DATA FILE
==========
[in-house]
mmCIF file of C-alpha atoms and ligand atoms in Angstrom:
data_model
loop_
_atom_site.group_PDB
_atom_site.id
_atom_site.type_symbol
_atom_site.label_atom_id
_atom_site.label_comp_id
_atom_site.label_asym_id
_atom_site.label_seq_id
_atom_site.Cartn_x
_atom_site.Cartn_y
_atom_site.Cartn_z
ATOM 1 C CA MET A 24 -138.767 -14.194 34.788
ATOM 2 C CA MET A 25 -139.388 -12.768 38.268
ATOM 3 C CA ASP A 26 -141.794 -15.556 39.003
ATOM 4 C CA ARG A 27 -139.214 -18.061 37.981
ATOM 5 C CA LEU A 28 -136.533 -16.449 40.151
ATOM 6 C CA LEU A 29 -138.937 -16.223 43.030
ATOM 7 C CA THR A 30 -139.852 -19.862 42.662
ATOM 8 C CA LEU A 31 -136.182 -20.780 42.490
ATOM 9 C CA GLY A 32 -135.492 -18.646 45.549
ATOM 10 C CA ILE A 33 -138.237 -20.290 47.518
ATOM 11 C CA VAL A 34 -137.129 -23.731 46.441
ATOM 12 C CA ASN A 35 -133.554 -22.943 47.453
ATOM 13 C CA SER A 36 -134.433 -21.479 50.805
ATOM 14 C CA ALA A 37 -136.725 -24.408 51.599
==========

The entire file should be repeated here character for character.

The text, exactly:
[in-house]
mmCIF file of C-alpha atoms and ligand atoms in Angstrom:
data_model
loop_
_atom_site.group_PDB
_atom_site.id
_atom_site.type_symbol
_atom_site.label_atom_id
_atom_site.label_comp_id
_atom_site.label_asym_id
_atom_site.label_seq_id
_atom_site.Cartn_x
_atom_site.Cartn_y
_atom_site.Cartn_z
ATOM 1 C CA MET A 24 -138.767 -14.194 34.788
ATOM 2 C CA MET A 25 -139.388 -12.768 38.268
ATOM 3 C CA ASP A 26 -141.794 -15.556 39.003
ATOM 4 C CA ARG A 27 -139.214 -18.061 37.981
ATOM 5 C CA LEU A 28 -136.533 -16.449 40.151
ATOM 6 C CA LEU A 29 -138.937 -16.223 43.030
ATOM 7 C CA THR A 30 -139.852 -19.862 42.662
ATOM 8 C CA LEU A 31 -136.182 -20.780 42.490
ATOM 9 C CA GLY A 32 -135.492 -18.646 45.549
ATOM 10 C CA ILE A 33 -138.237 -20.290 47.518
ATOM 11 C CA VAL A 34 -137.129 -23.731 46.441
ATOM 12 C CA ASN A 35 -133.554 -22.943 47.453
ATOM 13 C CA SER A 36 -134.433 -21.479 50.805
ATOM 14 C CA ALA A 37 -136.725 -24.408 51.599